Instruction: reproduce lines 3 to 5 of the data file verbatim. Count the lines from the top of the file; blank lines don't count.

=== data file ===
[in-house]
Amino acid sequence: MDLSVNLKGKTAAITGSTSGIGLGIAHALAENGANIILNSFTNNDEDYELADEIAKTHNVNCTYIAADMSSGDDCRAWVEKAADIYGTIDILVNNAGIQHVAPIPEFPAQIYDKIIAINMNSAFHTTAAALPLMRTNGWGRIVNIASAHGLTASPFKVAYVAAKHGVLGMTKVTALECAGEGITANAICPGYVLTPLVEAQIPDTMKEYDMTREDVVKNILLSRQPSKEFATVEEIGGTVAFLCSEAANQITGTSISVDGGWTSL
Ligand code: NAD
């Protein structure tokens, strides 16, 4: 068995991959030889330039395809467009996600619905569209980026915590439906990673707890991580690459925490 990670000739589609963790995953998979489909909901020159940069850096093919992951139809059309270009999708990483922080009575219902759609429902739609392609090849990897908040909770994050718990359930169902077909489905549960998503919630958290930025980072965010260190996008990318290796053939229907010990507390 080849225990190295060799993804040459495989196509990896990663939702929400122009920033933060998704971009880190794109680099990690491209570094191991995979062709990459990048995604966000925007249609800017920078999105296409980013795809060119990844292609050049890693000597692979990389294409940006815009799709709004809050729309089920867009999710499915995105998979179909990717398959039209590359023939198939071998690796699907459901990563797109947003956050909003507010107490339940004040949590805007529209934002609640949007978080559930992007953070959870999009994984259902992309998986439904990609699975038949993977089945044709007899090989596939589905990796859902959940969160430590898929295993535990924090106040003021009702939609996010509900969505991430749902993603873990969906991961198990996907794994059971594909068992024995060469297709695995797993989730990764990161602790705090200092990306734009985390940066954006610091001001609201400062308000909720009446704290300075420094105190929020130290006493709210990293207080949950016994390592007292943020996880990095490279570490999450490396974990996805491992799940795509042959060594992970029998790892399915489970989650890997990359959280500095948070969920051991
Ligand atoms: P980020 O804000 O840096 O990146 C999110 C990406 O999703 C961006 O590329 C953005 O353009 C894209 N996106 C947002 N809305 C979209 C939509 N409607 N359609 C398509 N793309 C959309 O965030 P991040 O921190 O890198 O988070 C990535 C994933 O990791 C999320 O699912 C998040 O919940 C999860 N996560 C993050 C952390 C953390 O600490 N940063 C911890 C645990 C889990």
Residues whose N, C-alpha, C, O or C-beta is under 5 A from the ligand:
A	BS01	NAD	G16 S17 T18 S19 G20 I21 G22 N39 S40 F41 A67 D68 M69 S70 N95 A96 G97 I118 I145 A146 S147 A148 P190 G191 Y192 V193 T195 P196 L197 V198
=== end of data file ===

Ligand code: NAD
């Protein structure tokens, strides 16, 4: 068995991959030889330039395809467009996600619905569209980026915590439906990673707890991580690459925490 990670000739589609963790995953998979489909909901020159940069850096093919992951139809059309270009999708990483922080009575219902759609429902739609392609090849990897908040909770994050718990359930169902077909489905549960998503919630958290930025980072965010260190996008990318290796053939229907010990507390 080849225990190295060799993804040459495989196509990896990663939702929400122009920033933060998704971009880190794109680099990690491209570094191991995979062709990459990048995604966000925007249609800017920078999105296409980013795809060119990844292609050049890693000597692979990389294409940006815009799709709004809050729309089920867009999710499915995105998979179909990717398959039209590359023939198939071998690796699907459901990563797109947003956050909003507010107490339940004040949590805007529209934002609640949007978080559930992007953070959870999009994984259902992309998986439904990609699975038949993977089945044709007899090989596939589905990796859902959940969160430590898929295993535990924090106040003021009702939609996010509900969505991430749902993603873990969906991961198990996907794994059971594909068992024995060469297709695995797993989730990764990161602790705090200092990306734009985390940066954006610091001001609201400062308000909720009446704290300075420094105190929020130290006493709210990293207080949950016994390592007292943020996880990095490279570490999450490396974990996805491992799940795509042959060594992970029998790892399915489970989650890997990359959280500095948070969920051991
Ligand atoms: P980020 O804000 O840096 O990146 C999110 C990406 O999703 C961006 O590329 C953005 O353009 C894209 N996106 C947002 N809305 C979209 C939509 N409607 N359609 C398509 N793309 C959309 O965030 P991040 O921190 O890198 O988070 C990535 C994933 O990791 C999320 O699912 C998040 O919940 C999860 N996560 C993050 C952390 C953390 O600490 N940063 C911890 C645990 C889990």